California Medical Marijuana Laws


California is the first state to legalize medical marijuana.  The Compassionate Use Act of 1996 regulates medical marijuana in California. The Act ensures that  under a physician’s recommendation, seriously ill Californians have the right to obtain and use marijuana  for the treatment of cancer, anorexia, AIDS, chronic pain, spasticity, glaucoma, arthritis, migraine, or any other illness for which marijuana provides relief.  Any qualified patient or patients’ caregivers may possess or cultivate marijuana for personal medical use upon the written or oral recommendation or approval of a physician.  If not for medical purposes, cultivation or processing of marijuana is punishable by up to sixteen months in state prison.  Cal Health & Saf Code § 11362.5 deals with the use of marijuana for medical purposes.

Any qualifying patient cannot possess more than 8 ounces of marijuana at any one time per the Act.  However if a qualifying patient has authorization from a physician that 8 ounces would not be sufficient, then the patient can possess more as authorized by the physician.     

California State Department of Health Services maintains a voluntary identification card program for issuing identification cards to qualified patients.  Each County Health Department or the County’s designee is responsible for providing applications to individuals who are interested in joining the program, process the applications, and maintain records of the program.  The department may issue card to approved applicants and designated primary caregivers. 

To apply for the identification card the patient should submit to the County Health Department all details required by the application along with an application fee.  The required details are:  name of the patient and his/her proof of residence in the county; written documentation from the patient’s attending physician stating that the person has a serious medical condition and he/she may benefit from the use of medical marijuana; name, office address, office telephone number, and California medical license number of the person’s attending physician; name and the duties of the primary caregiver; photo identification card number of the patient and the designated primary caregiver, if one is designated at the time of application.  Application for minors may be submitted by their parent or legal guardian. 

After verifying the information furnished, the Department may approve or deny the application within 30 days of submission.  On approval, a serially numbered registry identification card will be issued to the patient.  The card holder’s designated primary caregiver will also get a card.  The validity of the card is one year from the date of issuance.  The application shall be denied if the applicant has not provided sufficient information, the provided information is falsified or if the applicant does not meet the requirements to be eligible.  Any applicant may not reapply for a period of six months after the denial.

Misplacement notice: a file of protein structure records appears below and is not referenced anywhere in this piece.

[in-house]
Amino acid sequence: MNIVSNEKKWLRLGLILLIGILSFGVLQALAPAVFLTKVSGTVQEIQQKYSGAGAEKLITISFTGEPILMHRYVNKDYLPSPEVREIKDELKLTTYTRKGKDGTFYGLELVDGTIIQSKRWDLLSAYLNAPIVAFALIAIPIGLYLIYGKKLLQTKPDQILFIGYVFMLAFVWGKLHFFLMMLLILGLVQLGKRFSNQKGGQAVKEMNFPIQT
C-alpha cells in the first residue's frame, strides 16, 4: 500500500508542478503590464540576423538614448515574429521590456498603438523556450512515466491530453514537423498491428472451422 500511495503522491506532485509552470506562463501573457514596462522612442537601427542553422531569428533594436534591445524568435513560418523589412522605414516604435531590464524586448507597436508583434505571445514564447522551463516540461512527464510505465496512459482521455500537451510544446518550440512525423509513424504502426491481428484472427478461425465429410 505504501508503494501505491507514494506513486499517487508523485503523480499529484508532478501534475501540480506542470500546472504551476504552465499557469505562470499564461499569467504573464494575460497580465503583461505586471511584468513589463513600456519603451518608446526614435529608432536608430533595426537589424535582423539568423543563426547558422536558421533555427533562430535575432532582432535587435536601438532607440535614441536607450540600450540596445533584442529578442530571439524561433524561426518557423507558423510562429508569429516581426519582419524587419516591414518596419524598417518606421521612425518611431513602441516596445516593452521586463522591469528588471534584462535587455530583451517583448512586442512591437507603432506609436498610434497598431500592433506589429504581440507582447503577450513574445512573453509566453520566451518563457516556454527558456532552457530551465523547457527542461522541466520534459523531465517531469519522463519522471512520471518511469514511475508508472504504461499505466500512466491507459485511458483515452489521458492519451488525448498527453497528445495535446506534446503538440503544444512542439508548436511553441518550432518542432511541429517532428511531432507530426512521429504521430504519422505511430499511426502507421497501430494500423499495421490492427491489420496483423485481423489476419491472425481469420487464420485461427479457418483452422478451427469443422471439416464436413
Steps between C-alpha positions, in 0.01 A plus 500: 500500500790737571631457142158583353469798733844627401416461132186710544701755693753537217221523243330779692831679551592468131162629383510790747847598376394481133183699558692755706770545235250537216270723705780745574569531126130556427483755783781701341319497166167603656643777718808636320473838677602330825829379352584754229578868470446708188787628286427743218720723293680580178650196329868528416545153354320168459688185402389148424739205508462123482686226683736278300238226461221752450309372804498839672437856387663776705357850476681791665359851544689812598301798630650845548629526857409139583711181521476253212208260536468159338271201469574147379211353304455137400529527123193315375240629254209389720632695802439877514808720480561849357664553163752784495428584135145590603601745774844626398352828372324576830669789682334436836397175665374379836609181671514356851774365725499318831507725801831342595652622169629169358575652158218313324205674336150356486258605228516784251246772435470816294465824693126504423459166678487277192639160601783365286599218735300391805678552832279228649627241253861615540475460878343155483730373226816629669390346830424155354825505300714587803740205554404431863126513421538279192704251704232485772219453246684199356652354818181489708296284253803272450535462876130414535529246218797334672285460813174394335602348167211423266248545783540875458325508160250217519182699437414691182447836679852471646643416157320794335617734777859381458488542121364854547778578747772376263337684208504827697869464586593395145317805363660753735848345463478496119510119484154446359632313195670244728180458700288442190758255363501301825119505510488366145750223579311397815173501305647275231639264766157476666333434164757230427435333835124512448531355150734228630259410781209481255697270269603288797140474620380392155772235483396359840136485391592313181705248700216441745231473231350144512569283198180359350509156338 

Valid identification card holders shall not be subject to any penalties for cultivation, delivery, possession, or transportation of medical marijuana within permissible limits.  However, it is not necessary that a person should hold an identification card in order to claim the protections of Section 11362.5.

The Act exempts qualified patients or people with an identification card who transport or process marijuana for his or her own personal medical use, or designated primary care givers who transport, process, administer, or deliver medical marijuana only to the qualified patient or to the person with an identification card from criminal liability.[1]  However, transport and delivery of medical marijuana should be within permissible limits.  Any criminal defendant eligible to use marijuana may make a request to the court to permit the use of marijuana for medical purposes when he/she is on parole, probation or released on bail. 

Any change in the details furnished in the application for the identification cards should be notified to the County Health Department or its designee within seven days of such change.  The qualifying patient should also annually submit the qualifying patient’s updated medical condition as certified by his attending physician, and the name and duties of his/her caregivers.[2]  The card expires if such annual submissions are not made. 

Relevant state law defining qualified patient, and identification card is: 

Cal Health & Saf Code § 11362.7:  Definitions
(f) ”Qualified patient” means a person who is entitled to the protections of Section 11362.5, but who does not have an identification card issued pursuant to this article.

 (g) ”Identification card” means a document issued by the State Department of Health Services that document identifies a person authorized to engage in the medical use of marijuana and the person’s designated primary caregiver, if any.

 [1] Cal Health & Saf Code § 11362.765

[2] Cal Health & Saf Code § 11362.76